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June 23, 2016

State appropriation: 2 bills await action

Will the University see an increase in its state appropriation for the coming fiscal year? And will Pitt’s fiscal year 2017 funding, whatever the amount, begin flowing on time?

With just a week to go before the state budget deadline, funding bills for the University await action in the state appropriations committees. Senate Bill 1252, introduced by Senate Democrats, aligns with Gov. Tom Wolf’s plan to increase Pitt’s state support by 5 percent, to a proposed $150.35 million. (See Feb. 18 University Times.) Republican bills in the House and Senate (HB2138 and SB1294) propose holding the University’s state appropriation flat at $143.19 million.

Given that those bills are introduced largely to get the procedural ball rolling toward an appropriation, it’s difficult to infer too much from the dollar amounts, which may be amended, said Paul Supowitz, vice chancellor for Community and Governmental Relations. This year, “there’s no sense or expectation that there would be any kind of cut,” he said. “But you never know.”

As an institution that’s not entirely under the state’s control, Pitt’s state funding comes via a nonpreferred appropriation, allocated in a separate bill following the enactment of the state’s general fund budget. Pitt’s appropriation covers about 7 percent of its $2.07 billion budget.

Although a state budget is due by the July 1 start of the fiscal year, Pitt waited until April to see its FY16 state funding begin flowing in the aftermath of a budget impasse between the Republican-majority General Assembly and Democrat Gov. Tom Wolf. After vetoing a pair of GOP budget proposals, Wolf allowed the state budget to take effect without his signature on March 28, ending a nine-month-long standoff.

Both the House and Senate are scheduled to be in session daily through June 30. The upcoming national conventions and elections to fill half of 50 state Senate seats and all 203 state House seats may help avert a repeat of last year’s impasse, Supowitz said.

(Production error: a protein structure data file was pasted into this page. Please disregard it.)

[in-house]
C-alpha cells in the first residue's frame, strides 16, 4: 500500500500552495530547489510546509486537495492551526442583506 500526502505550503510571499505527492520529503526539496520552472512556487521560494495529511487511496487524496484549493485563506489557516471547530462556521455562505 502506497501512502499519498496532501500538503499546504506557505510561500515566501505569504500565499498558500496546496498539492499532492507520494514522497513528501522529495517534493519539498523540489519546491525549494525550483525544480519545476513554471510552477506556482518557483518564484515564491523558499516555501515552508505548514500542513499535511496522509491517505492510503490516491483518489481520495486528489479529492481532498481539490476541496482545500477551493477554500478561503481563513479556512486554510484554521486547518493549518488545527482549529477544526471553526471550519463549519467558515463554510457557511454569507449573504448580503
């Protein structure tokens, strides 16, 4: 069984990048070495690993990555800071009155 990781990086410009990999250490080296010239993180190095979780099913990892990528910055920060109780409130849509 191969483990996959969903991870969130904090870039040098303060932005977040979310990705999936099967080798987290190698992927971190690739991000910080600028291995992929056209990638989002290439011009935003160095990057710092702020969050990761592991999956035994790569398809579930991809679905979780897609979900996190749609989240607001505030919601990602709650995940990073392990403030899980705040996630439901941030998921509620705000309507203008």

While there’s been talk of an uptick in cooperation in Harrisburg this year, “the same underlying issues are still there,” Supowitz said.

Republicans balked last year at proposed new taxes. And while Wolf’s $32.73 billion FY17 budget plan includes a proposal to expand the state sales tax and to raise the state income tax from 3.07 percent to 3.4 percent, he’s now saying the budget can be balanced without broad tax increases.

The governor, who wants $250 million for basic education and $34 million to address opioid abuse, said in a KDKA radio interview earlier this week: “I’m not asking for a sales tax increase or personal income tax increase. I think we can do all this — the balanced budget, the increase in education and heroin initiatives — without a broad-based tax increase.”

He expressed optimism about budget talks. “I think that we’re making some good progress. I think we’re very close.”

Smaller revenue sources could combine to help fill the projected $1.8 billion state deficit.

A liquor reform measure, passed earlier this month, will add an estimated $150 million in state revenue in the coming year, according to House estimates. Other revenues could be raised through expanded gaming or via proposed additional taxes on cigarettes, other tobacco products and e-cigarettes.

—Kimberly K. Barlow 

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